M. DAN 1 I. C. BOCA 1

Download (0)

Full text

(1)

Series VIII: Art • Sport • Vol. 4 (53) No. 1 – 2011

THE IMPORTANCE OF COMBINING

PHYSICAL THERAPY AND

OCCUPATIONAL THERAPY WITHIN THE

COMPLEX PROGRAM OF FUNCTIONAL

REHABILITATION IN PERSONS

WITH SCAPULOHUMERAL

PERIARTHRITIS

M. DAN

1

I. C. BOCA

1

Abstract: Physical therapy through its fundamental and/or auxiliary means, aims to restore the functionality of the shoulder, responding to pathological changes caused by the algofunctional syndrome characteristic to scapulohumeral periarthritis. For those persons with scapulohumeral periarthritis occupational therapy has as a primary objective their full reintegration, integration on all levels: personal, family and socio-economic. By combining physical therapy programs with individualized programs of occupational therapy we succeed in emphasizing the progress of rehabilitation, evidenced by improving the functional level of the subject and implicitly their quality of life.

Key words: functional rehabilitation, scapulohumeral periarthritis, physical therapy, occupational therapy.

1

Vasile Goldiş” Western University Arad.

1. Introduction

The shoulder is the anatomical region of the locomotive apparatus which provides, in terms of mobility and stability, the movement of the entire upper limb. Mobility, strength and stability at this level provide extra features of movement of limb segments: upper arm, elbow, forearm, hand [1].

The shoulder, the most mobile and most complex joint of the body can be the

localization of various processes:

rheumatic, infectious, degenerative,

metabolic, vascular, nervous, dystrophic, tumoral [2].

The most common diagnosis

encountered when pain is localized at the

level of the shoulder is that of

scapulohumeral periarthritis. Generally, one can admit that at average age,

(2)

regardless of whether the arm is excessively used or not, at the level of the rotator cuff there is installed a degenerative process favored by some professional physical activities, by vicious postures (an abnormal posture in dorsal kyphosis with anterior projection of shoulders), by local traumatisms or by repeated micro-traumatisms [3].

Scapulohumeral periarthritis, the most frequent form of abarticular rheumatism, appears especially after the age of 40, the distribution by gender being almost equal [4].

The painful clinical syndrome

accompanying scapulohumeral periarthritis represents approximately 80% of the shoulder conditions [5].

Physical therapy through its fundamental and/or auxiliary means aims to restore the functionality of the shoulder, responding to pathological changes caused by the algofunctional syndrome characteristic to scapulohumeral periarthritis.

Occupational therapy aims for the patient to return as soon as possible to socio-economic life in the best possible physical and mental condition with an optimal functional level [6].

2. Hypothesis

By applying a kinetic program

completed by one specific to occupational therapy, according to the individual needs

of people with scapulohumeral

periarthritis, one can obtain a better

functional level and thus improve their quality of life.

3. Material and methods

The study was conducted at the Medical Rehabilitation Hospital Felix between January 2010 - January 2011. Selection of subjects participating in this study was based on their free will.

The main criterion for the selection of subjects was the presence of a diagnosis of scapulohumeral periarthritis, all subjects having been diagnosed more than a year before this study and had previously followed rehabilitation treatments on several occasions. Selected subjects came both from rural and urban areas.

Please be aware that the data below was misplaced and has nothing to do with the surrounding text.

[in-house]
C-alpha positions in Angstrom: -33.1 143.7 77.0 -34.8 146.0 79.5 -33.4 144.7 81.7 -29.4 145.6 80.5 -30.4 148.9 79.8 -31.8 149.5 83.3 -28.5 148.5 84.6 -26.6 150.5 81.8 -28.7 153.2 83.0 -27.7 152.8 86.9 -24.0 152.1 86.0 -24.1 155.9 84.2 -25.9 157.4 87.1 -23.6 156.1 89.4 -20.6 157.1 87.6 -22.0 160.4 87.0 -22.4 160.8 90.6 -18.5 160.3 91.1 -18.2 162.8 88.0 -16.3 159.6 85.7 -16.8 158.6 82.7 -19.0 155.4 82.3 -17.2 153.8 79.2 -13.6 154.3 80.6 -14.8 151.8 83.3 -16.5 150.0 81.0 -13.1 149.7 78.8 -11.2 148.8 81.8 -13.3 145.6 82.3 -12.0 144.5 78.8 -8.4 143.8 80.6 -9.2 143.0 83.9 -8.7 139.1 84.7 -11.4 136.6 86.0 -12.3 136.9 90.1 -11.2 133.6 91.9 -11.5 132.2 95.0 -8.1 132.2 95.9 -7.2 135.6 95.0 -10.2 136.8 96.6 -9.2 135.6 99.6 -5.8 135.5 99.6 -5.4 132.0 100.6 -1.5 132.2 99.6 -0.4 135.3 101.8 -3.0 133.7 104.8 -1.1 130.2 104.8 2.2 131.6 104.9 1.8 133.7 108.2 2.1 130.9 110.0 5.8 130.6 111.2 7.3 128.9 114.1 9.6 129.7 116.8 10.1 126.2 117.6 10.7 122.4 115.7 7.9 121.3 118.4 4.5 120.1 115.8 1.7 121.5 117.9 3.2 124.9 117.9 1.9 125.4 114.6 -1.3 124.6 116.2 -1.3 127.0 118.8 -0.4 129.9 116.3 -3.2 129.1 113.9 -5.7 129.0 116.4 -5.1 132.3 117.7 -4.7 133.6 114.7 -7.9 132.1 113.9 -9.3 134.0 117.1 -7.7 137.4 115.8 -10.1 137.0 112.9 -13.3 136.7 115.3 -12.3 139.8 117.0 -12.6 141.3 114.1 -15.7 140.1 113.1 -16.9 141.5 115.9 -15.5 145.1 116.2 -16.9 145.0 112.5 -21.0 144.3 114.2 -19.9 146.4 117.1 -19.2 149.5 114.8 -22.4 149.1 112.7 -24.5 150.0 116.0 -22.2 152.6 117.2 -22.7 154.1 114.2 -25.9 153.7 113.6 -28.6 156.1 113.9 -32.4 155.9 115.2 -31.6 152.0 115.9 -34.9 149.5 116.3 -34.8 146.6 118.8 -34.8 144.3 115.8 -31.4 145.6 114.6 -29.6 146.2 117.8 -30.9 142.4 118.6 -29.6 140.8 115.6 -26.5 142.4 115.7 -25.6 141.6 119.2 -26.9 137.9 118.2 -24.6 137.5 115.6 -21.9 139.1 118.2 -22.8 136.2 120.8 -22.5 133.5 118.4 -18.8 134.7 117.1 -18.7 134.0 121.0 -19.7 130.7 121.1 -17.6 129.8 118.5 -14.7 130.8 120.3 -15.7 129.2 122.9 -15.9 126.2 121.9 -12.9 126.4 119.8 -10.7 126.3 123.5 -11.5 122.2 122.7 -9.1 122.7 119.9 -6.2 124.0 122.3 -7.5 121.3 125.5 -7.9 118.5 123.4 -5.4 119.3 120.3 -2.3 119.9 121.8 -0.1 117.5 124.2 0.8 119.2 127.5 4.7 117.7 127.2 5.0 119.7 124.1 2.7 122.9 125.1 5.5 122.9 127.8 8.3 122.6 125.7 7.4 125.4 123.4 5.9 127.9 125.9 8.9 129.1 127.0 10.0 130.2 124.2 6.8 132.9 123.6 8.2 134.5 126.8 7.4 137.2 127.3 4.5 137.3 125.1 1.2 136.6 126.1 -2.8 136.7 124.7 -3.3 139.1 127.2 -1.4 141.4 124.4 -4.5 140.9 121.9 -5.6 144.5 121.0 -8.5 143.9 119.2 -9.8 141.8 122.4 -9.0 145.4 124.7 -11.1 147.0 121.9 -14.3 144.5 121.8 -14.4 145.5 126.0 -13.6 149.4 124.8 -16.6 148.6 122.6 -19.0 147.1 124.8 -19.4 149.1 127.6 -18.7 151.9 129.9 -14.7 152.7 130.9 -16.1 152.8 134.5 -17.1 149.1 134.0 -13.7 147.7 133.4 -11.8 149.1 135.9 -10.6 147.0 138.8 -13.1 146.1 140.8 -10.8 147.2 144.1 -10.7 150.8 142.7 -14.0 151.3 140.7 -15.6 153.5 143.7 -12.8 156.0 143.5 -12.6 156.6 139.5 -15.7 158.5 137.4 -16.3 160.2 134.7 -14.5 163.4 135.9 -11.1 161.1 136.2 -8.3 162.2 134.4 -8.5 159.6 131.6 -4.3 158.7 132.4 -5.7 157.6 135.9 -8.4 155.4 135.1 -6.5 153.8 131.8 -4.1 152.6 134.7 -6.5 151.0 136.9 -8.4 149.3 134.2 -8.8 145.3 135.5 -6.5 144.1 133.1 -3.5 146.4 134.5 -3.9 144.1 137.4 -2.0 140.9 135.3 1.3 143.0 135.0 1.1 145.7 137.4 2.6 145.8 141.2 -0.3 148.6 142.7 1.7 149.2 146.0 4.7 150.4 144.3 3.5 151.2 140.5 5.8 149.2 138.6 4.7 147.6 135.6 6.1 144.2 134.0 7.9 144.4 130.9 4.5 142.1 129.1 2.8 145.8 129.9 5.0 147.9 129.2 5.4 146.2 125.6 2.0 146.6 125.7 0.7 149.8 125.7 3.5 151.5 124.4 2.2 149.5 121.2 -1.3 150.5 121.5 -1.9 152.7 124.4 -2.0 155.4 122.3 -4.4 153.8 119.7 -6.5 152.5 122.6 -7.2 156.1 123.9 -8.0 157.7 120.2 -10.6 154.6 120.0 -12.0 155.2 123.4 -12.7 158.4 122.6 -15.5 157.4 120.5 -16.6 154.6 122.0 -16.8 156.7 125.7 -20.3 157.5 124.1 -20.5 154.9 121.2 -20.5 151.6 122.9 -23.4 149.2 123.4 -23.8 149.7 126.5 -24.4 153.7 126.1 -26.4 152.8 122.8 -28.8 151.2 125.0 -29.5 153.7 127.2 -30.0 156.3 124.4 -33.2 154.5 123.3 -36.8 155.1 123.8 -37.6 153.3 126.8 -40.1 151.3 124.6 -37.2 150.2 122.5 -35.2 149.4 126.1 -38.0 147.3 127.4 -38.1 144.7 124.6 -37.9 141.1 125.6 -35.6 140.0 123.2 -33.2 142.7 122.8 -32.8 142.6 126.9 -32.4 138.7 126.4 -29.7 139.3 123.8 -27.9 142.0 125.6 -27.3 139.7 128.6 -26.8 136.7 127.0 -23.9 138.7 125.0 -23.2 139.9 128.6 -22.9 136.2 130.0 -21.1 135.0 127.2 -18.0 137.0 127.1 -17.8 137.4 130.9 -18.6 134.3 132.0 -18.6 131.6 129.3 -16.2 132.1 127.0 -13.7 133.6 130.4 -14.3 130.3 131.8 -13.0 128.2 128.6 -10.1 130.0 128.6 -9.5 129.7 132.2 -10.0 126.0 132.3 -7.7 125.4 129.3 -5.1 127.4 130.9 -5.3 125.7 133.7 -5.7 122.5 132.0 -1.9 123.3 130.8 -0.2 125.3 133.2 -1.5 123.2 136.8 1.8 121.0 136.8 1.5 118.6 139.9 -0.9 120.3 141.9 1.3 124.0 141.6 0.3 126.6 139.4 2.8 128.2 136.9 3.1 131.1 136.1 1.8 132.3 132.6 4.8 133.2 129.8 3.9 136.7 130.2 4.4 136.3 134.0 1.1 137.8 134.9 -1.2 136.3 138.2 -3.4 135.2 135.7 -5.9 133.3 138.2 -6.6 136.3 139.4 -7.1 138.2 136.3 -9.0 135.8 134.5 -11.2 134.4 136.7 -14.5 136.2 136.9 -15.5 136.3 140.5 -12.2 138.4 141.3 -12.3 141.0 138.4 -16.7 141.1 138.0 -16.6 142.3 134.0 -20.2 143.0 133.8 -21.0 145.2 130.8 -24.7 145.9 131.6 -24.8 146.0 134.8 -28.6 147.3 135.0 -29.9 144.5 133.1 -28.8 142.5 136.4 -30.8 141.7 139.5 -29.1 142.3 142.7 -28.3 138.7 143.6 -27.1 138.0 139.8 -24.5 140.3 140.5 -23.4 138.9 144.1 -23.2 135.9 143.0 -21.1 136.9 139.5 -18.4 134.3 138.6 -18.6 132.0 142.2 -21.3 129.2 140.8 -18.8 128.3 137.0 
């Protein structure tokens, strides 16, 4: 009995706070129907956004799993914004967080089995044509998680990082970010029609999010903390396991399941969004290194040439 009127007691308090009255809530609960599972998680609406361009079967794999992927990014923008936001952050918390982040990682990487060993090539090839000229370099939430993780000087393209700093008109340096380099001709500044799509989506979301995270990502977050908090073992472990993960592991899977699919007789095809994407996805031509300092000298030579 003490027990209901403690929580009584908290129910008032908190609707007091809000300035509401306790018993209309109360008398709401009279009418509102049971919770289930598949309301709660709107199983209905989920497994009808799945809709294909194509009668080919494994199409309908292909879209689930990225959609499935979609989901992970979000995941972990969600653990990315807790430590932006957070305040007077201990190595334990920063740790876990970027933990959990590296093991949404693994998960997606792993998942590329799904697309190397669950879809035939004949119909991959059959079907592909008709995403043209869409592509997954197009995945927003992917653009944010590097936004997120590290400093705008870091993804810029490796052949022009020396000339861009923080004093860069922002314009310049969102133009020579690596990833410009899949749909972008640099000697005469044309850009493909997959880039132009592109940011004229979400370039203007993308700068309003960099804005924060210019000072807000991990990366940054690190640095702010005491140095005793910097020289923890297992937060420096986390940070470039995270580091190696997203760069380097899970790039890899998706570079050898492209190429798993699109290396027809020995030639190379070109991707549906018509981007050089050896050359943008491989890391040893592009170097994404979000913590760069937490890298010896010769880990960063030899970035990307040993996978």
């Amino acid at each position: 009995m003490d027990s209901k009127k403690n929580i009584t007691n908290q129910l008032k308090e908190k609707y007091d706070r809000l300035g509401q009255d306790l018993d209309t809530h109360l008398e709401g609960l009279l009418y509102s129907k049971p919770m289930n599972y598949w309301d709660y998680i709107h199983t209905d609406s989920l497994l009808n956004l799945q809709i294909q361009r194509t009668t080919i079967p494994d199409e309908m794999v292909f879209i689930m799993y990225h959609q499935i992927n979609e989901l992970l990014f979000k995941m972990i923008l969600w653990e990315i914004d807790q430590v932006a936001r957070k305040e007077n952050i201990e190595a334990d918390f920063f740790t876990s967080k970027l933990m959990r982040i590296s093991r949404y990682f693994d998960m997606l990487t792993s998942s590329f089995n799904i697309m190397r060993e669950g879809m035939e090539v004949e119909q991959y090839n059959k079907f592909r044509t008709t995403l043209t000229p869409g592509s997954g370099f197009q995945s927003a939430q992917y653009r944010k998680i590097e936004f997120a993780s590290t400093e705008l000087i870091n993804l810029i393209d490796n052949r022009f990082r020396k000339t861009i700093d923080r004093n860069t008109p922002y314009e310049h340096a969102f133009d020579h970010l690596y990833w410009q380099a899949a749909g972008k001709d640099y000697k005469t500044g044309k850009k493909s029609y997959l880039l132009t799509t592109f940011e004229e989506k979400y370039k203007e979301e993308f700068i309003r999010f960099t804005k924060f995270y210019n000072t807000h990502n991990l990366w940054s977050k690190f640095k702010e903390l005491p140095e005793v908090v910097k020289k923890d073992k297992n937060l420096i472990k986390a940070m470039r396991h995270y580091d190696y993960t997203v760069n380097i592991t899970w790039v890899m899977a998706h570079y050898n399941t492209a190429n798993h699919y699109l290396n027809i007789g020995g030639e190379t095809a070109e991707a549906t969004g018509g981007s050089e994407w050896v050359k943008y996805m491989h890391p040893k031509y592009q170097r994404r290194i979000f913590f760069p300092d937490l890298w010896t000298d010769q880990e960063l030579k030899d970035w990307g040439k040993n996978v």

The rehabilitation program was followed of each subject of the two groups with a frequency of 1 session / day for 18-21 days.

The kinetic program followed by the two groups of subjects included a standard program, individualized according to the clinical and functional form of the disease, consisting of 20-25 exercises, performed in the physical therapy rooms of the hospital, supplemented by a local massage session (5-8'). The subjects of the research lot followed the standard kinetic program which was followed by a program of 12-15

exercises / activities specific to

occupational therapy, lasting for 30-45' and even 60', according to each subject’s physical, mental or emotional condition.

Table 1 Comparative analysis of the two lots of subjects

Parameter Research lot Witness Lot

Average age (years) 48,1 50

Average age of diagnosis 4 3

Sex (M/F) 7/3 5/5

(3)

15% 25%

35%

25%

Simple painful shoulder Acute painful shoulder Mixed shoulder Blocked shoulder

Fig. 1. Distribution of patients according to the clinical-functional form of the

scapulohumeral periarthritis

4.Research Methods

For this study we resorted to the following research methods:

bibliographic study method interview method

observation method experiment method

functional assessment of the locomotive apparatus method graphic and imaging method statistical and mathematical analysis

method.

The first and last act of the rehabilitation

process, necessary to develop and

implement a functional rehabilitation program is assessment. Assessment is extremely important, initially for assessing the functional deficit and the functional residual, and finally for assessing the results obtained after the rehabilitation program [7].

Functional assessment covered the

following aspects:

assessment of pain according to

Huskisson Visual Analogue Scale

(VAS);

assessment of joint amplitude with the goniometer;

manual assessment of muscular force according to the International Scale of Assessing Muscular Force 0 - 5;

assessment of functional level

according to the Simple Shoulder Test (SST);

assessment of performance within daily

activities (ADL) according to the Canadian Occupational Performance Measure (COPM).

Visual Analogue Scale (VAS) is a simple,

easily reproducible and accurate

instrument enabling the patient to express the severity of felt pain, giving it a numerical value [8].